U.S. Patent number: 225306    The collapsible and foldable wing using flexible sail material indicates that tight stowing of a air-used wing was in the minds of those playing with the wind.
Filing date: Aug 11, 1879

Such concerns would reach into the hearts and minds of aeroplane and hang glider designers.  Otto thought about these foldability things for his wings.






 Must visit for flexible wing, battened, bowspirt, tensioned leading edge: http://tinyurl.com/BreareyPATENTnoticeart 1880





  • John J. Montgomery flight ???
  • August 28, 1883, John Joseph Montgomery controlled modern glider flight, Otay Mesa, near San Diego, California.     1gJJM    w1JJM 
  • Louis Pierre Mouillard, L'Empire de L'Air, published in France in 1881, reprinted by the Smithsonian Institution in English in 1893 as The Empire Of The Air.   LPM1   [ ]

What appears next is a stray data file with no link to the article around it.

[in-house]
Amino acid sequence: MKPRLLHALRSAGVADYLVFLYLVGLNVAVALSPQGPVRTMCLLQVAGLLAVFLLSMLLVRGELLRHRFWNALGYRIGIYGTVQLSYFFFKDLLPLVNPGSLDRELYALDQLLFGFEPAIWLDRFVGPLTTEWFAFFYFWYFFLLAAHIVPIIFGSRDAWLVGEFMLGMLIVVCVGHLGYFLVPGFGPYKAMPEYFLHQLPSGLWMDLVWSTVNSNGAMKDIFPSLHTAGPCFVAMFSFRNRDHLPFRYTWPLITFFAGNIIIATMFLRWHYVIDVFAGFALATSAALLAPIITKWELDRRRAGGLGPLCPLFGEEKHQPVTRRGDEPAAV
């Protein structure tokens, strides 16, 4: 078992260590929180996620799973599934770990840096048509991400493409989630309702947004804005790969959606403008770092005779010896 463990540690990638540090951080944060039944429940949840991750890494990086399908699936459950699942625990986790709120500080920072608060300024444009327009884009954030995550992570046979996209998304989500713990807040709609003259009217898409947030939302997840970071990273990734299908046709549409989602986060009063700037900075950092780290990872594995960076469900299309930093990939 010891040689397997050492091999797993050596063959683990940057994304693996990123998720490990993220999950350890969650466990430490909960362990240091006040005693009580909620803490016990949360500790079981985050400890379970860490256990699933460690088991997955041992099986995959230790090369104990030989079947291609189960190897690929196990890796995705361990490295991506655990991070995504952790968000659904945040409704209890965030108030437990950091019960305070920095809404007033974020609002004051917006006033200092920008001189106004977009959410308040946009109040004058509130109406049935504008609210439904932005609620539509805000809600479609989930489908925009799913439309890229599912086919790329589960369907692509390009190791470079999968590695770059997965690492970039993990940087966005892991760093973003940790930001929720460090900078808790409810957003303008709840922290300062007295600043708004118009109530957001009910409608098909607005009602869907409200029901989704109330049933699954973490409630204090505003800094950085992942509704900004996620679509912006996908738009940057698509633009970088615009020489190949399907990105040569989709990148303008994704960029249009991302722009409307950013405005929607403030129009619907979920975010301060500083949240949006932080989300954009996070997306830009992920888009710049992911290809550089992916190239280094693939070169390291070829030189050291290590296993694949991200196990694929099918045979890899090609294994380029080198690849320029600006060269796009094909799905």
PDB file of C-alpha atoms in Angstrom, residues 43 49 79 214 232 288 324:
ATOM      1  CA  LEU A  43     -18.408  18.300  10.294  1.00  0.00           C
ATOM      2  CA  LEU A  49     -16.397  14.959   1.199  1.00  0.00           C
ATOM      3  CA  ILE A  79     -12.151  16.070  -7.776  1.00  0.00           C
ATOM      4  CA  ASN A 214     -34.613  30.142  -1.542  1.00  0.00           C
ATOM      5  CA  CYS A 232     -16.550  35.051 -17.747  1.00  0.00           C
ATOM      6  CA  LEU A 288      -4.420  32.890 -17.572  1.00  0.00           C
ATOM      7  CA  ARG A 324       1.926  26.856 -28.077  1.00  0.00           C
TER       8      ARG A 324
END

EnterData  + 1884
EnterData  + 1885
EnterData  + 1886
EnterData  + 1887
  • William Samuel Henson, death year.   EnterData  +

  • Seagull by Otto Lilienthal    EnterData  +
  • Otto Lilienthal: OL1   gOL2  wOL3   OL4   OL5  OL6  and Gustav L. and crew.  Derwitzer Glider: wOLDG   gOLDG    Museum    MOTph1891       Sixteen hang gliders?  2000 flights?
  • Experiments in Aerodynamics by Samuel Pierpont Langley
  • Text not available[Rotating spreader bar for kites that use flexible wings for tight stow and portability. This tactic would be used by NASA in the Paresev 1B Rogallo-wing using delta hanging-pilot kite-glider to set the scene for sport hang gliders in the upper third of the 1900s. Barry Palmer would use such on his Rogallo-winged trikes. Others in the standard Rogallo-winged hang glider manufacturing realm would use this same art for folding the spreader tube to make hang glider car-toppable and hand-carriable. Perhaps have a hats off to George S. Crosby?]  

    George S. Crosby

    Patent number: 487471
    Filing date: Dec 14, 1891





  • Südende Glider (see above)   MOTph1892  
  • "Südende-Apparat" Lilienthal 1892  [Replica by Stephan Nitsch 1992 - Museum Anklam] 
  • Further radial foldability of spars for flexible-winged kites would be demonstrated in the kite patent  by JOHN W. DAVIS of New York. .Text not available

  • v